There’s been a lot of chatter about wardrobes lately – researching it, finding it, and sticking to it. Two of the top gals on my roster of inspiration, Sarai and Mandi, have both had conversations on dressing for you. Finding “your style” has a rap of being attainable only by the high and mighty (yeh Sarai and Mandi, I consider you high and mighty), but even though it is deemed out of reach, I’ve been searching for it recently. Really, it’s because I hate not feeling like myself when I put on an outfit, I hate getting to work and thinking, “What the hell did I put on?” and I hate knowing that I can find my style, and it’s all up to me.
There was a self portrait taken of me last year, and I remember looking at the final version and thinking, “That’s it. That’s me.” I remember rushing back to my notebook/sketchbook/journal and writing, and this is verbatim, “I feel my best when I’m wearing a mix of vintage clothing, modern pieces, and a bit of cream. When I’m simple not trendy, I feel like I’m me and not trying to be them. Remember this feeling, the feeling of feeling awesome, and hold onto that, because that is totally me.” Korny move on my part, yeh probably, but I had to capture that sudden emotion. The black circle skirt I was wearing was femininity, the shoes were, well, comfortable, and the blouse was a word that I’ve adopted as the embodiment of my style – cream. Not boho-chic, not feminine romantic… cream. Cream is my style. Cream is dressing for me. It’s a simple color, just a shade up from white, and it’s the color associated with antiques. It’s tender and effeminate. It’s the color that goes with everything, even a skin color that borders alabaster and hair color bounces between cinnamon, terra cotta, and coffee. Cream can be worn on top, middle, or bottom, and it can be layered over or layered under. Cream… yes that’s me.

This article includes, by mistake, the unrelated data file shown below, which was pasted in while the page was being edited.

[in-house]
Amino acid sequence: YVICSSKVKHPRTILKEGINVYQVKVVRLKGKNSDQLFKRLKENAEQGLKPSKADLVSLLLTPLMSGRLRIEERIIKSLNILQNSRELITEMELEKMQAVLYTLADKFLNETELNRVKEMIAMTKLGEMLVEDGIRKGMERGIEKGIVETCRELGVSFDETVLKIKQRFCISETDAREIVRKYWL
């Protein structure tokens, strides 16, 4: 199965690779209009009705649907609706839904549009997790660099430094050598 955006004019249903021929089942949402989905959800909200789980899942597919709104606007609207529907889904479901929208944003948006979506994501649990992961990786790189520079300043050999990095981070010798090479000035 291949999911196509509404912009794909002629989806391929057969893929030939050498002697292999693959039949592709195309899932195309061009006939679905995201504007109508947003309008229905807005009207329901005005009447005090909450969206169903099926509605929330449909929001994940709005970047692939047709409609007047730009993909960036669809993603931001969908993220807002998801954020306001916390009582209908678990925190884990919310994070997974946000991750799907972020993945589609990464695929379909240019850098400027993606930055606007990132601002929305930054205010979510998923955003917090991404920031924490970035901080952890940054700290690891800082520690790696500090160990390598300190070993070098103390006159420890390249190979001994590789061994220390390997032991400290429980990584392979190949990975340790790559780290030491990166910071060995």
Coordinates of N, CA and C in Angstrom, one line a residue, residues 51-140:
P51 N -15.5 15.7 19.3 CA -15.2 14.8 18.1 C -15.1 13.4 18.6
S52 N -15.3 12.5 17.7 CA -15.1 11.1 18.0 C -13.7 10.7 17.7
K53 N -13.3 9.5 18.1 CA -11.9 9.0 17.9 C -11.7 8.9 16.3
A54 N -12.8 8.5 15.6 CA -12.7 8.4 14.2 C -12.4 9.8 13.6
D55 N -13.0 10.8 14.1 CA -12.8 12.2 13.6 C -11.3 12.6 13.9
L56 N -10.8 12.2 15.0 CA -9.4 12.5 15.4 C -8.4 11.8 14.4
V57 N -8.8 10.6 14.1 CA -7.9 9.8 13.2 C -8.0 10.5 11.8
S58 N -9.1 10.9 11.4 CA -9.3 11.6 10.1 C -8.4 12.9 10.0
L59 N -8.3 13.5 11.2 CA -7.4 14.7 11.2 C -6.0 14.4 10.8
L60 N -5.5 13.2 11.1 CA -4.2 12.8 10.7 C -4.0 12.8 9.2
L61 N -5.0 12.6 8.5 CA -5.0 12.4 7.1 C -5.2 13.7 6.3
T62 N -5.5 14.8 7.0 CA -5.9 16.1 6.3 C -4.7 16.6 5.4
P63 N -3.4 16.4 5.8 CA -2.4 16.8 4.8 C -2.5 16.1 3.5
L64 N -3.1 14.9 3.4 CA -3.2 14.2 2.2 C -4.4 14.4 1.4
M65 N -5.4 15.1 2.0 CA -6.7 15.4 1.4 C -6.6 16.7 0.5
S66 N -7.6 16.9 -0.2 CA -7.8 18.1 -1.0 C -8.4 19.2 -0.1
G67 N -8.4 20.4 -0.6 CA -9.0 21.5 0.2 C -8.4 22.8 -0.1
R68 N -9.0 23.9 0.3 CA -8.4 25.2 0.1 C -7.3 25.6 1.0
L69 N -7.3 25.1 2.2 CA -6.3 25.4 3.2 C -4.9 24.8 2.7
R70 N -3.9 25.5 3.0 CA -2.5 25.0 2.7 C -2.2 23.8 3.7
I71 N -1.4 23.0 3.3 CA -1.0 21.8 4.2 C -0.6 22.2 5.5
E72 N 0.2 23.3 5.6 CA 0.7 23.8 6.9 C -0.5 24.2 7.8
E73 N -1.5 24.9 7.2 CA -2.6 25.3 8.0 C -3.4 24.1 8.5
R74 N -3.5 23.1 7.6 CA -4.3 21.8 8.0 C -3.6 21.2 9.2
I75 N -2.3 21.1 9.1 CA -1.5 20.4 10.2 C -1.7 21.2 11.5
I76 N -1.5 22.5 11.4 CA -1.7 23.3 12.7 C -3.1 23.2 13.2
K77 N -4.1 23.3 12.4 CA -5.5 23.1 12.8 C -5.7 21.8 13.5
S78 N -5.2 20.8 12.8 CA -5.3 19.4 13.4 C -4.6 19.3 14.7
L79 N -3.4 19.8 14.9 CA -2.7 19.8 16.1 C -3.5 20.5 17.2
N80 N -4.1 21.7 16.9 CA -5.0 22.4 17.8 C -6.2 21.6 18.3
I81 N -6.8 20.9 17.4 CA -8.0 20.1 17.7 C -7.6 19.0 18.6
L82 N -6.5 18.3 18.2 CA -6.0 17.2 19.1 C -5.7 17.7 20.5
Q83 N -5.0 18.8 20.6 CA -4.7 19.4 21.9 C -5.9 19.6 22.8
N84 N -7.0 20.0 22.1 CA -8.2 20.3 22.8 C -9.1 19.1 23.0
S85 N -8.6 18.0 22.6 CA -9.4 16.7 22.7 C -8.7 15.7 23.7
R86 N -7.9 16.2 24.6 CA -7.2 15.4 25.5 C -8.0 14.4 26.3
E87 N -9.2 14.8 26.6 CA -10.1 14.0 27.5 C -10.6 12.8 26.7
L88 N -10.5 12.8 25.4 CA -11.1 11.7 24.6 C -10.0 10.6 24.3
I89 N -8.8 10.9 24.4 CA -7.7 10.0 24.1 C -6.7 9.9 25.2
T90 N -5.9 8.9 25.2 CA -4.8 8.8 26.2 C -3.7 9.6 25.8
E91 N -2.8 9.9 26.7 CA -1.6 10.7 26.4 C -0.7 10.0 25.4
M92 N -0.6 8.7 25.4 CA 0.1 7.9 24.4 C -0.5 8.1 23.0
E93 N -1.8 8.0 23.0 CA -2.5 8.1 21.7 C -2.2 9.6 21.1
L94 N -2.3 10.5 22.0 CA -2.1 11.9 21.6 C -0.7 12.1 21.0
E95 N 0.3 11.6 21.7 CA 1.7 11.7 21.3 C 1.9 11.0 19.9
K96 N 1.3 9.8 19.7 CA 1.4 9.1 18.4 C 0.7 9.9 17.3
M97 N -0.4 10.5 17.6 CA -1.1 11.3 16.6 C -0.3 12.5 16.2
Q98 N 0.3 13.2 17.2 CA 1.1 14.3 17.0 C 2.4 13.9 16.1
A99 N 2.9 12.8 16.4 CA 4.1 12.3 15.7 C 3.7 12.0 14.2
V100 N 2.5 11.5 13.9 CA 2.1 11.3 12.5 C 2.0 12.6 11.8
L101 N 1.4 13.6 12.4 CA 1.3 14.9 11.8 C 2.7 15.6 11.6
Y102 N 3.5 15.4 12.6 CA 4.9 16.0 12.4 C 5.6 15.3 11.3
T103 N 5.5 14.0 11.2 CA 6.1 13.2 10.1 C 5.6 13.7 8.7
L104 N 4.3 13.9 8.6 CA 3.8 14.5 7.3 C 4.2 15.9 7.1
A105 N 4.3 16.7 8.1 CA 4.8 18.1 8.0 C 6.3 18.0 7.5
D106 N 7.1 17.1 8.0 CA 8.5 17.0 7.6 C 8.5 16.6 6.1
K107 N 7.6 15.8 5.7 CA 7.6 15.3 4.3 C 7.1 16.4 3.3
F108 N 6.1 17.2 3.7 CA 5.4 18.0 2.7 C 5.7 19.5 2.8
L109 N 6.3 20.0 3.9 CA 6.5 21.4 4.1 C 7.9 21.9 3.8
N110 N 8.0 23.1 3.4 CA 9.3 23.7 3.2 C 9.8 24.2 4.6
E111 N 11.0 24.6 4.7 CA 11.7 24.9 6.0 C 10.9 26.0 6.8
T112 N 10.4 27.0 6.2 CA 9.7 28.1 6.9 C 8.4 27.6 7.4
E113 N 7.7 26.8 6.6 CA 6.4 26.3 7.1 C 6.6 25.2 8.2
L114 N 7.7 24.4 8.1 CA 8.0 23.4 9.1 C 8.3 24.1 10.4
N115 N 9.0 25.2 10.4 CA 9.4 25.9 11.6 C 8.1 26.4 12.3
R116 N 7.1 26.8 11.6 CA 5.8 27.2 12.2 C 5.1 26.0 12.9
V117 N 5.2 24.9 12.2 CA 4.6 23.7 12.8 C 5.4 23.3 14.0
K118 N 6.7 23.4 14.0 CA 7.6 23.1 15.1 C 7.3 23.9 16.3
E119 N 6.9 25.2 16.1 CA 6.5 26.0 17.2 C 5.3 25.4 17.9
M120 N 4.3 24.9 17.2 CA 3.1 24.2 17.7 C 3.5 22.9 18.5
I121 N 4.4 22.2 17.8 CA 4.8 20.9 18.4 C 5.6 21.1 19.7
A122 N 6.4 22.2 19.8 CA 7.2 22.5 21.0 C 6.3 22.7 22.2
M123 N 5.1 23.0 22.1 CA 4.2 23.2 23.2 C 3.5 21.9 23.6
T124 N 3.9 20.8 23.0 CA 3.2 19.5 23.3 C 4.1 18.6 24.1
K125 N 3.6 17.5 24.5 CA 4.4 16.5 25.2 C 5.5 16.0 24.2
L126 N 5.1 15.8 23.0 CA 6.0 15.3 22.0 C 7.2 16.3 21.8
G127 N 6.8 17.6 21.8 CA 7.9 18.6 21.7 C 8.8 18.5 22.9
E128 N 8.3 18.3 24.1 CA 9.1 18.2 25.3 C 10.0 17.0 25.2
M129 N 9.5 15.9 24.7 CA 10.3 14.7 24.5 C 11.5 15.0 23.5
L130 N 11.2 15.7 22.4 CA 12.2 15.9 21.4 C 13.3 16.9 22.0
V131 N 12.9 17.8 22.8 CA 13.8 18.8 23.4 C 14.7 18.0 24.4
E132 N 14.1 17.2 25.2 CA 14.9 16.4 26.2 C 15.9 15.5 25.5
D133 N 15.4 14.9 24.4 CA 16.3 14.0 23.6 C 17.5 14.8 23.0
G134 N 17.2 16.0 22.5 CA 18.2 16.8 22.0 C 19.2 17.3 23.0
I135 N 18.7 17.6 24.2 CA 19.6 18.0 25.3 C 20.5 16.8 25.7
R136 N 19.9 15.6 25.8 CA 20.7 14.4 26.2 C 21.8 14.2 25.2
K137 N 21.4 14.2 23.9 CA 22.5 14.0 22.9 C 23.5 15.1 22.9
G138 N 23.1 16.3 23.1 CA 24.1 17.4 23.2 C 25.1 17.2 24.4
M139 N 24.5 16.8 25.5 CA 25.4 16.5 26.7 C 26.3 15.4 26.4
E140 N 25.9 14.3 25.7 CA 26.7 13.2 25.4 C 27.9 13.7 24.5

Thank you to The Loom, a local warehouse made up of lofts, artist studios, and office space for small businesses for allowing me to come in on a very cold Saturday to stretch our creativity. They view the building as a frame and all the individual tenants as its fibers. Combined, they weave together to become part of a greater hole, just like an actual loom. I had a blast outfitting the giant space to my liking and I even had company – a band practiced below us, so I had constant entertainment. Click on the post footer below to learn more about The Loom.